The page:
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Question regarding POD X3 DI recording.
by 6_6_6_1_syn on 2011-05-03 09:06:33

I am trying to record through new software, using the POD X3 as my dry input/monitor.

Guitar>cable>pod x3>USB in>amp modeling vst>out>pod x3>headphones

(i've had great experiences with the pod by the way, just always like collecting different sounds)

Problem is, I can't figure out how to mute the realtime playback that comes through the x3 when playing guitar. I hear a loud dry tone over my through-put tone. I wish to only hear the tone coming from the PC mix.

If there is an easier way to accomplish this, let me know please. I use the x3 as my sound card because I do not have a high quality sound card otherwise.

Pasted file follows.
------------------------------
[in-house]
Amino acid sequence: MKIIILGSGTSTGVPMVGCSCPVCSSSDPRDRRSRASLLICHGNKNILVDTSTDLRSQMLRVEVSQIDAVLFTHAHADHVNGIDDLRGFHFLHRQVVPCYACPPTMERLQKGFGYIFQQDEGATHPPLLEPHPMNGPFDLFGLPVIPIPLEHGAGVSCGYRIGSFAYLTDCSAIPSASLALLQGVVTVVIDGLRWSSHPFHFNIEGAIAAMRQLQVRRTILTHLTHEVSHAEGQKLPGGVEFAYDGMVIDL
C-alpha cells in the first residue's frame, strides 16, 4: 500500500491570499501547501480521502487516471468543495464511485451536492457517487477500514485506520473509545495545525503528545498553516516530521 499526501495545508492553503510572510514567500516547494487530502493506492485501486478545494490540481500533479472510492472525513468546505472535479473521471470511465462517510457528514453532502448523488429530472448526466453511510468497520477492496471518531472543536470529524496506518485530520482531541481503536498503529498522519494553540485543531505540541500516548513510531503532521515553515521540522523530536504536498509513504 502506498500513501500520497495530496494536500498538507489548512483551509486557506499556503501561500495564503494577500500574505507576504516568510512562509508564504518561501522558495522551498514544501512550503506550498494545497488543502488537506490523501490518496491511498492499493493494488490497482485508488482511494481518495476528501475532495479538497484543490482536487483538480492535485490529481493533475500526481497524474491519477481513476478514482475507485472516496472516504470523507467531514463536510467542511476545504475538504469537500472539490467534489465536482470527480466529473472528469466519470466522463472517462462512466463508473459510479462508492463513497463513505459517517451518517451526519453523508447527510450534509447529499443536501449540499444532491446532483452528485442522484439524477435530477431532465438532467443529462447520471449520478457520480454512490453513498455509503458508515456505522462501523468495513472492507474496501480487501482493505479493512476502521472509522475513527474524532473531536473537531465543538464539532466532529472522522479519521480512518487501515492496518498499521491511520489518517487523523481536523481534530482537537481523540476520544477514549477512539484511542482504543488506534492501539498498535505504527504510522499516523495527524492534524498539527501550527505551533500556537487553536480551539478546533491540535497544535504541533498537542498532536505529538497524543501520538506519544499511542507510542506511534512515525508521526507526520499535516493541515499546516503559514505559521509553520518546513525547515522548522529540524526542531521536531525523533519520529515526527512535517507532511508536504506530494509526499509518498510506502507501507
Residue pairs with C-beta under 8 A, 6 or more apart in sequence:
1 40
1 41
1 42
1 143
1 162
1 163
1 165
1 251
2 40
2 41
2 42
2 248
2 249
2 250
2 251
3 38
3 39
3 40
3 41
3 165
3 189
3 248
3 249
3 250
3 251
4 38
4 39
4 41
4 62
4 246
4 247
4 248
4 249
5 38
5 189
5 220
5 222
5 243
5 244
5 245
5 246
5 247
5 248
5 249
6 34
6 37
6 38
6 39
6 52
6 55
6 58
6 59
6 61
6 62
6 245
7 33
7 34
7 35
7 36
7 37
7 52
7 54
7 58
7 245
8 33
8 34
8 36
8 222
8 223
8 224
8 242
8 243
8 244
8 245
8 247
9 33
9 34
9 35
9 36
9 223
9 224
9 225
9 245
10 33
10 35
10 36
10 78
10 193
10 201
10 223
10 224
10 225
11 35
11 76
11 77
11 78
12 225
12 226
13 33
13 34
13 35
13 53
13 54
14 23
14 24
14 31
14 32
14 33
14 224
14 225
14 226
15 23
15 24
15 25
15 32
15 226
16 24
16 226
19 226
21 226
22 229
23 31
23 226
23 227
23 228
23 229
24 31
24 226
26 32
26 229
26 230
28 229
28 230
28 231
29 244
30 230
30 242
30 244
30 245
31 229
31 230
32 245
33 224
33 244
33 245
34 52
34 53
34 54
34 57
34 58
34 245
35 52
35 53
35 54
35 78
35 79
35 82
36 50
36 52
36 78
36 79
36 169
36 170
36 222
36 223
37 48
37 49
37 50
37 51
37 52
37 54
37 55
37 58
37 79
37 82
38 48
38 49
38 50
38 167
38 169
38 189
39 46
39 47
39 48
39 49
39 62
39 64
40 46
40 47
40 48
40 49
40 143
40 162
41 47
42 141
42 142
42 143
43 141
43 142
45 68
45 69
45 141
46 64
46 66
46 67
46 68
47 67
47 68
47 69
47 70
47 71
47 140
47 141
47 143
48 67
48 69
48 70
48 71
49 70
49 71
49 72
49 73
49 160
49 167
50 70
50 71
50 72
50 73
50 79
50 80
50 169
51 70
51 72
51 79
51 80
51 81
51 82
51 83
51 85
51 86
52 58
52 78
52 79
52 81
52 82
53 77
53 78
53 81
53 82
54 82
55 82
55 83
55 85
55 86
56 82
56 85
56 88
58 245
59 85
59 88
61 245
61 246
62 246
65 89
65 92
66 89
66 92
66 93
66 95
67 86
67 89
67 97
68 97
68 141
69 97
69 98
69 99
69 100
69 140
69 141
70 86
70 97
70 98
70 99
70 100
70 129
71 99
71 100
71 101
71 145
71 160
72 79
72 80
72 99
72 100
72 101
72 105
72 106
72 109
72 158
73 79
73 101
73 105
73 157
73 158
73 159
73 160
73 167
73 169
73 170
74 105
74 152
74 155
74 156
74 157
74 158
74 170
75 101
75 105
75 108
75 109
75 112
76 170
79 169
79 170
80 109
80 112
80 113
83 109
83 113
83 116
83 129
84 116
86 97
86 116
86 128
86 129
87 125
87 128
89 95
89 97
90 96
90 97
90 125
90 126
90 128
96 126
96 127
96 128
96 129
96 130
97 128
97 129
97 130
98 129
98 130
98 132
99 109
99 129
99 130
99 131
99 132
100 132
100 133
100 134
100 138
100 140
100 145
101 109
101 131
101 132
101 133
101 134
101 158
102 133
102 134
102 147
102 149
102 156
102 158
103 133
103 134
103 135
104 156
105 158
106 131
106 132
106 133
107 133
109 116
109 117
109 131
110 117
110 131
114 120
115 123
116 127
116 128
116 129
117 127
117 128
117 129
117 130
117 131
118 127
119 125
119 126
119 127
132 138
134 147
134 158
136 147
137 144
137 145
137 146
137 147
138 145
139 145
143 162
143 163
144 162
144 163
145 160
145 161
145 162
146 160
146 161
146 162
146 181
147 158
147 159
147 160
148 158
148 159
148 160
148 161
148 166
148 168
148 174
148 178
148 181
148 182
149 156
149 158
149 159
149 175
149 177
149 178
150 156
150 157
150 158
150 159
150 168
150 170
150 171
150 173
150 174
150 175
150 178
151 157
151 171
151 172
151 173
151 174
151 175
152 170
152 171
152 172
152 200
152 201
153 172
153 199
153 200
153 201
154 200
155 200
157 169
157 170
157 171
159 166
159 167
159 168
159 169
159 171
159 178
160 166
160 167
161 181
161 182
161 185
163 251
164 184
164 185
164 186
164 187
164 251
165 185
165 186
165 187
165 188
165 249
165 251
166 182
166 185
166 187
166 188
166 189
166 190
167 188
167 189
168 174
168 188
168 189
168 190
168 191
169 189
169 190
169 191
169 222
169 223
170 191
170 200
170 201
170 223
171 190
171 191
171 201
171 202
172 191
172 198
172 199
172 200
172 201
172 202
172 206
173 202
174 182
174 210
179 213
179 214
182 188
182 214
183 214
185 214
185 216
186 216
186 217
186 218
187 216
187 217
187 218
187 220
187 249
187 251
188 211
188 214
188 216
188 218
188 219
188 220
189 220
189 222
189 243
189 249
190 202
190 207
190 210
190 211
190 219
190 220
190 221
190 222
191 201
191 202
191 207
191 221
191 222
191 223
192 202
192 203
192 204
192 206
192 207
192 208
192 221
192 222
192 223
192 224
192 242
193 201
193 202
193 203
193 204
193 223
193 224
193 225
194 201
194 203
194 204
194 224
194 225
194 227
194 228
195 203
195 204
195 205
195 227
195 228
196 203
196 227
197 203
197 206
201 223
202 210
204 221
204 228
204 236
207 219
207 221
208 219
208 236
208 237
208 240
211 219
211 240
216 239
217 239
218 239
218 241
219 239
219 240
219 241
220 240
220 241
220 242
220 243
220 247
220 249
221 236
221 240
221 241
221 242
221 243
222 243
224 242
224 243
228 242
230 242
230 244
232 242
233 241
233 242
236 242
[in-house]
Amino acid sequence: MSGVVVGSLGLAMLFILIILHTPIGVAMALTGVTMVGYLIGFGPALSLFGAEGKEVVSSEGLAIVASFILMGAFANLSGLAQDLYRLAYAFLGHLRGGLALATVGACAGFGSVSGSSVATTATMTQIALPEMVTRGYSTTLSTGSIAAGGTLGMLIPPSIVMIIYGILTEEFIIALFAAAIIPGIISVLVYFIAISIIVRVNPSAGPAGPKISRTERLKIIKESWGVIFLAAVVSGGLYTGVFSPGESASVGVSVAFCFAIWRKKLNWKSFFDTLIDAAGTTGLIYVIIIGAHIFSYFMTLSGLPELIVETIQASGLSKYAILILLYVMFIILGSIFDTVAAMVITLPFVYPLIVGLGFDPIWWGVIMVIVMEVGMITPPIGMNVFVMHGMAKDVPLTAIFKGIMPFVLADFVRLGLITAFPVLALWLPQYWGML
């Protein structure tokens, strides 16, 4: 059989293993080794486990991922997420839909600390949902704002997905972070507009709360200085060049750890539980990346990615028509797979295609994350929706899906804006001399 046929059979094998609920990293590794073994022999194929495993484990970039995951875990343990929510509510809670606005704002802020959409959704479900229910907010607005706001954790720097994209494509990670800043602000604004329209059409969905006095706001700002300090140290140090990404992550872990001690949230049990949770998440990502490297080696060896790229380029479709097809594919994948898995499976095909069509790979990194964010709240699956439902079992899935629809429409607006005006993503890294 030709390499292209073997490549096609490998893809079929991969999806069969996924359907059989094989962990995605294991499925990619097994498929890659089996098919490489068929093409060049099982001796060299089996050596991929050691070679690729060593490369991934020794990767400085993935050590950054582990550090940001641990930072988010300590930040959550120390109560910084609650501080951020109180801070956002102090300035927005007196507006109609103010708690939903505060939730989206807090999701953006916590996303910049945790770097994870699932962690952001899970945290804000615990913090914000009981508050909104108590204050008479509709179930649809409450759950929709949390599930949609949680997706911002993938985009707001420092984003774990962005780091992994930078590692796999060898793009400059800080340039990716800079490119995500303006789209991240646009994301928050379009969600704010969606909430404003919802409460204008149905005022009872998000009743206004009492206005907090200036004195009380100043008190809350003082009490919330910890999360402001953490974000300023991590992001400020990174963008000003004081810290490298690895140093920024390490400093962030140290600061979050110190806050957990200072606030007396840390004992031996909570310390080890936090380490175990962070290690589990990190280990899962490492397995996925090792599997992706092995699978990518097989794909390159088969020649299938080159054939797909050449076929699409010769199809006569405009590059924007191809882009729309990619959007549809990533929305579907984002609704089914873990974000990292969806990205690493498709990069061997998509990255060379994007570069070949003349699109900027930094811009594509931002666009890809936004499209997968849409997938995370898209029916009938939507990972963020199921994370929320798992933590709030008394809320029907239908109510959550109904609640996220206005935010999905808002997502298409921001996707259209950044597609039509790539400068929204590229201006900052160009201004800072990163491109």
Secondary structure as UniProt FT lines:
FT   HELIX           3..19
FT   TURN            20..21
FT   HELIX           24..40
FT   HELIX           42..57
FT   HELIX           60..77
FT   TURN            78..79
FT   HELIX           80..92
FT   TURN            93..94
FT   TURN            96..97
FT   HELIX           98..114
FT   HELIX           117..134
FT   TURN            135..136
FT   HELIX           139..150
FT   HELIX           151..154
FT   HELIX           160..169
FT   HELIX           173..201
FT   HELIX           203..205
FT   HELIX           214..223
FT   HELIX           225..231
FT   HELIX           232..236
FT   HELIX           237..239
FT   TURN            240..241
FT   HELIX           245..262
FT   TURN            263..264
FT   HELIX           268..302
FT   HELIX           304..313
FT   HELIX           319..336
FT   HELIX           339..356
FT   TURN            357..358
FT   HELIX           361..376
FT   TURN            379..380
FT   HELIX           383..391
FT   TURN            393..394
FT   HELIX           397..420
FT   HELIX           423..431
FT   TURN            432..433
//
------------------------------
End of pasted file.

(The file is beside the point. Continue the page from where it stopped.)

Appreciate the help!

Re: Question regarding POD X3 DI recording.
by silverhead on 2011-05-03 09:22:47

Usually this symptom means that you have the Monitoring feature in your DAW activated. You should turn it off, meaning you will be using only the X3 to monitor your sound, not both the X3 and its echo-back from your DAW.

Re: Question regarding POD X3 DI recording.
by 6_6_6_1_syn on 2011-05-03 09:31:25

I think you misunderstood my question, my problem actually requires that solution in reverse. I need to disable the original guitar tone coming through the pod, so that I can only hear the tone through the software. I do not want to hear the dry tone coming from the pod, i only want the pod as an input and output.


Re: Question regarding POD X3 DI recording.